England weather the storm to kick off Autumn with a win
THERE are home-town decisions, and then there are those that come from the sofa in your own front room.
And Owen Farrell will be hugely relieved that he got one of the latter from Aussie referee Angus Gardner in the very last act of this Autumn series opener.
If the venue had been Cape Town rather than Twickenham you can bet your bottom dollar that the penalty following Farrell’s no arms high-shot on Springbok replacement Andre Esterhuizen would have been awarded. You can also rest assured that it would been a certain yellow card, and probably a red.
Had the penalty been given, the chances of Handre Pollard kicking it were good, but after the referee had watched the big screen he ruled that the footage exonerated the England fly half and co-captain, and blew for full-time. It meant that rather than winning the game by a point, the home side might have lost it by two.
Gardner said: “It’s not a clear shoulder to me – and there’s enough of a wrap on the far side to be a fair tackle.”
Others, and not just South Africans, would have argued otherwise – including the referees in the English Premiership and European Cup who have adhered this season to a zero tolerance policy for any contact above the chest which rises towards the face.
Farrell’s relief will have been shared by Eddie Jones, because before a spirited second-half revival he and a near full house at Twickenham had endured a dismal opening 40 minutes from the men in white.
Afterwards Jones stressed how pleased he was with England’s performance given that they had only had three full training sessions before facing a South African side which had been together for three months.
The flip side of that coin is that the head coach has had three years in which to get his ducks in a row in terms of selection, and how he wants to prepare, and in the first half his side looked painfully deficient in both respects.
It was to England’s credit that they rode out the South African storm and came back with some gale force stuff of their own in the second half. However, if the finishing from the Springboks had not been so profligate in the first-half then it is unlikely they would have been close to making up the deficit, let alone winning the game.
Instead, they turned around trailing only 8-6, and made almost instant gains when Jones reshuffled his front row by bringing Ben Moon on at loose-head for his clubmate at Exeter, Alec Hepburn.
The England scrum had been in disarray before the break and the arrival of Moon brought much-needed solidity, which was cemented when the coach eventually introduced Jamie George for Hartley and Harry Williams for Kyle Sinckler, who struggled to hold Steven Kitshoff.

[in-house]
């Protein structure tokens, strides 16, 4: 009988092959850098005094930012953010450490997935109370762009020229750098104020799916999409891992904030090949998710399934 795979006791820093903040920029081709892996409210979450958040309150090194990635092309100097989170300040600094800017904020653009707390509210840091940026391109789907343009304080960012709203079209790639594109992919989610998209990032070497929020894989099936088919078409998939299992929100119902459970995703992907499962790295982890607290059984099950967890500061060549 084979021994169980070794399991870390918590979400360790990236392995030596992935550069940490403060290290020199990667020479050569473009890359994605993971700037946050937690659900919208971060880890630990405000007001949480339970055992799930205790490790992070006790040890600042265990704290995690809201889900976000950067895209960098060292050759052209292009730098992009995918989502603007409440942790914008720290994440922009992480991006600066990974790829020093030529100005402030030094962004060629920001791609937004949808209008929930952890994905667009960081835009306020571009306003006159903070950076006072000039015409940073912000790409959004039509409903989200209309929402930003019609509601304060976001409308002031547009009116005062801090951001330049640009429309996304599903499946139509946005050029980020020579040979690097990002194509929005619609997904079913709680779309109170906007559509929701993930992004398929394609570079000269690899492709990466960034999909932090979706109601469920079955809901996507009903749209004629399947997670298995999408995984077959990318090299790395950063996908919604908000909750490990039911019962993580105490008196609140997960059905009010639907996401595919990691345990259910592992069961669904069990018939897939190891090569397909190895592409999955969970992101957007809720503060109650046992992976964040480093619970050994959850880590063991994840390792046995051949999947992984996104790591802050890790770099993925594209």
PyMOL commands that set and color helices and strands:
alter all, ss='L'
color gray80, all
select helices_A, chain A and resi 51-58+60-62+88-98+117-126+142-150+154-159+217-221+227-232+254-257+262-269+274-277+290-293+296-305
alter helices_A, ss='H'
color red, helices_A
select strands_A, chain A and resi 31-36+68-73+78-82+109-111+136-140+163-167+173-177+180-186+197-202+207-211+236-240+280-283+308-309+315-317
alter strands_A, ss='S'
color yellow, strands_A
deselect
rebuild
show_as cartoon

Having barely mounted an attack in the first-half England suddenly grew in conviction, and rather than chasing the game started making the Springboks chase them. An Elliot Daly penalty from just inside the South African half gave England the lead for the first time at 9-8 with 50 minutes played.
It gave England the confidence boost they desperately needed, and when a strong carry by Maro Itoje was followed by a Farrell half break which was taken on by Henry Slade and Daly, the home side were finally up and running.
They had a chance to extend their lead on the hour when Warren Whiteley was on the receiving end of a harsh line-out interference call, but Farrell’s kick fell just short. When Pollard was given a similar chance a few minutes later after George Kruis failed to release he hit the target to give South Africa an 11-9 advantage.
England responded with the urgency which had eluded them for much of the encounter and forays from Ben Te’o and Daly kept the pressure on long enough for Teo’s looping pass to find Jonny May with ten minutes remaining.
Although May’s pass to Brad Shields was at least a metre forward, it went undetected, and the blindside battered towards the line before spoiling it by throwing a Hail Mary pass towards the Springbok end rather than setting it up in the corner.
It was England’s only genuine try-scoring chance of the game, but with eight minutes left Moon got the angle on Wilco Louw at a scrum on the edge of the Bok 22, and as England trundled forward on a diagonal Thomas du Toit was penalised for collapsing.
Farrell showed he has icewater in his veins as he kicked from the touchline to give England their eventual winning margin.
South Africa refused to accept they were done, and came storming back. In a frenzied climax to the match a long range Pollard penalty shaved the upright, and then Damian de Allende cut clean through only to be felled by a superb Danny Care chase and tackle.
If anyone deserved to be on the winning side it was De Allende because the big centre caused England endless grief, using incredibly nimble footwork along with his power to consistently spear over the gain-line.
However, despite the visitors monopolising possession as the clock ticked down there was no way back .... and then came Farrell’s ‘collision’ with Esterhuizen.
That England were only two points adrift at the interval was a travesty in terms of the run of play, with South Africa superior in every department other than the composure finish off their chances.
The signs that England were in for a taxing afternoon were writ large early on. Not only did Daly betray signs of his inexperience at full-back by allowing his novice South African opposite number Damian Willemse to climb above him twice in the early stages, but the visiting pack posted notice of their power with a steaming line-out drive.
When England also started to leak penalties due to indiscipline, and a Pollard strike from 40 metres put the Springboks 3-0 up, the fears that this experimental side did not have the physi-
Surge: Brad Shields charges for the corner
In vain: Ben Te’o attempts to block Sibusiso Nkosi but he goes on to score